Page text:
In the wake of the Peshawar attack, a web movement to build 141 new schools across Pakistan – one in the memory of each victim – went viral. The Citizens Foundation (TCF), my former employer in Karachi, has committed to build all the schools. It needs to raise $21m (£14m) to build the schools.
The response to this movement – led by civil society and independent of the Pakistani government – has been palpable. It received individual commitments to build four of the schools in just the first three days, and at least 16,000 people around the world have pledged their support. TCF believes it can reach the target in three years, which is likely given its record of building 70 to a 100 schools a year. The first school will open its doors in 2015.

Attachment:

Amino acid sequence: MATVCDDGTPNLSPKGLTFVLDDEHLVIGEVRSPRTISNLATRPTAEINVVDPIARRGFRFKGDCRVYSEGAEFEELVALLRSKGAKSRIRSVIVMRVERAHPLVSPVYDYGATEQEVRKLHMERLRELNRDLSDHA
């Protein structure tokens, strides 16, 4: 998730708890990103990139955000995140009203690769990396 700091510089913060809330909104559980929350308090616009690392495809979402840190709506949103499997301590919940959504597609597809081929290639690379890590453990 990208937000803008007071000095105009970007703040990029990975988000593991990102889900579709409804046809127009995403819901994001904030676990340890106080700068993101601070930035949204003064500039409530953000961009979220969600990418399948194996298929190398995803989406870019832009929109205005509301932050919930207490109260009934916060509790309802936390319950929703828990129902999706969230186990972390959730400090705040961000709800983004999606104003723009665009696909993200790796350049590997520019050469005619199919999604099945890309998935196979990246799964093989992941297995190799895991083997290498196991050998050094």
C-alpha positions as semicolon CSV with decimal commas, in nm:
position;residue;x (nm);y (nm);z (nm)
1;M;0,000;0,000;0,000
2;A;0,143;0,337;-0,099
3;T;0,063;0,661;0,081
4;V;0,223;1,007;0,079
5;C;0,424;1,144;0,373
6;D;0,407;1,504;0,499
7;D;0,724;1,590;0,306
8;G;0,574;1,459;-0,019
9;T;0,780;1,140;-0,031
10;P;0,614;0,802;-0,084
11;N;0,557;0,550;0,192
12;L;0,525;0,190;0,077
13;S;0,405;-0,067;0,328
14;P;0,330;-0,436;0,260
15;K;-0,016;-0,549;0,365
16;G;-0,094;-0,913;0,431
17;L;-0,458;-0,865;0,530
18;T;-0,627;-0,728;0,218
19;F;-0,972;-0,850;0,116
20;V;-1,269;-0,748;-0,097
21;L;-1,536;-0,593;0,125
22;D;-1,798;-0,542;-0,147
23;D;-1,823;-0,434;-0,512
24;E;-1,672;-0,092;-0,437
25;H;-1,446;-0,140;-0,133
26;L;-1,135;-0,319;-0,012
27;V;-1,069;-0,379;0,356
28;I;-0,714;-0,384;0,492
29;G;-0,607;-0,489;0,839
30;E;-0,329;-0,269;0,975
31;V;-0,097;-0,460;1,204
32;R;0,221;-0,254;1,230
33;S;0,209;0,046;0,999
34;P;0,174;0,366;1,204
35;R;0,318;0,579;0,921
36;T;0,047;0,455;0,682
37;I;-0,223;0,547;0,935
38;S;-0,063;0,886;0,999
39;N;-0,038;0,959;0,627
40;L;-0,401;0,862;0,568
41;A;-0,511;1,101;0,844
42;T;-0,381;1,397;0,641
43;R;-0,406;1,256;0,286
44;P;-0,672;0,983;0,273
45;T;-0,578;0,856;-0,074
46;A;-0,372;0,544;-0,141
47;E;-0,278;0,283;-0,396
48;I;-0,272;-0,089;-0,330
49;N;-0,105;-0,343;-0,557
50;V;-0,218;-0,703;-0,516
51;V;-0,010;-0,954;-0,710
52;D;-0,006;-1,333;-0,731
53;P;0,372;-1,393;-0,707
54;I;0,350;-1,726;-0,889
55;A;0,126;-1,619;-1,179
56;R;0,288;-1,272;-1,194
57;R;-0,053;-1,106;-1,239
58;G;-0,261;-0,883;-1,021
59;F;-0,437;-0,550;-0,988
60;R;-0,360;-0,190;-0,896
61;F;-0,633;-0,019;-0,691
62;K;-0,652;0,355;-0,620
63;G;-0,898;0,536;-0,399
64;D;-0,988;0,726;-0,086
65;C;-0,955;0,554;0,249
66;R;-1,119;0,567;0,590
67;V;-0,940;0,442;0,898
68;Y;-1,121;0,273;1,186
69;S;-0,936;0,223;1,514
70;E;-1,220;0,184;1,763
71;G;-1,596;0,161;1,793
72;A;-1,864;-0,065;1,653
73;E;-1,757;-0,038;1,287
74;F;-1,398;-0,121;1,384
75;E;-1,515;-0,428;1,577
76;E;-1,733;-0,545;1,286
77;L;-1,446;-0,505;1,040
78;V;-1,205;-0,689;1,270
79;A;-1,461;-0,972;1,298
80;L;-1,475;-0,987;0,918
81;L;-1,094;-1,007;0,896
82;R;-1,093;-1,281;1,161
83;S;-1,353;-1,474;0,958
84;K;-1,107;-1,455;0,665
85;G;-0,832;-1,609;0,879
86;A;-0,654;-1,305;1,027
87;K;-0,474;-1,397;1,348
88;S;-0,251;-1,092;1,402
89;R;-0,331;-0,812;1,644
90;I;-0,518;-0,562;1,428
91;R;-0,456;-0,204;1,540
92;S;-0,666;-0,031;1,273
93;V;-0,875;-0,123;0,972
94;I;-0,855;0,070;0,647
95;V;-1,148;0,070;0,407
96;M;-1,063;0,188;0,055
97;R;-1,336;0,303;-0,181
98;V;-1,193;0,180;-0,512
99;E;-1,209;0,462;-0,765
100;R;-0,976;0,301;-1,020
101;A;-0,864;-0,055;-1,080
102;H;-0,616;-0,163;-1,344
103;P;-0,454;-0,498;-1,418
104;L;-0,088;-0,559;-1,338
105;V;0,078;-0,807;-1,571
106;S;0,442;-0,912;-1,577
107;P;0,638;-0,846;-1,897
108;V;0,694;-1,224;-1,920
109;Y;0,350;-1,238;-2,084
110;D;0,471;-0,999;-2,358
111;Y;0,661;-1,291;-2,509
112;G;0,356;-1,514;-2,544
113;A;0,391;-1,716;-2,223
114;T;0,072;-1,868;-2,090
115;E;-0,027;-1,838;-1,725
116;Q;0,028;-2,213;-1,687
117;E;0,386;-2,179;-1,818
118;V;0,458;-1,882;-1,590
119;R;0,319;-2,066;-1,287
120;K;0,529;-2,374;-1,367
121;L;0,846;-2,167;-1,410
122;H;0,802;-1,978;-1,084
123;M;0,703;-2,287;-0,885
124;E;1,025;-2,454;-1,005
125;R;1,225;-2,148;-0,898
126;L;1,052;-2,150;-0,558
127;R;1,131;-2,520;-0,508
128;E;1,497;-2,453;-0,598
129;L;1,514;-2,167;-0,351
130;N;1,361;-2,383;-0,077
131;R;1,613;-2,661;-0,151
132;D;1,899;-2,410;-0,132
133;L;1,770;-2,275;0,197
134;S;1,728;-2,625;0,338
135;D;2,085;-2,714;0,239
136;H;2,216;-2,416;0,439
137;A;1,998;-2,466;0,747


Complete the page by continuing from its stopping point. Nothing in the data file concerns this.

This is just one initiative, but perhaps the best tribute possible to the students and teachers who were giving and receiving the one thing that directly undercuts the criminal ignorance that took their lives. Pakistan can beat extremism but it cannot do it without reforming its broken education system; breathing life in each one of its ghost schools; rewriting the national curriculum to reflect progressive and tolerant values; and putting every single child into school.
Nelson Mandela told us, “It always seems impossible until it’s done.” It won’t be the first time.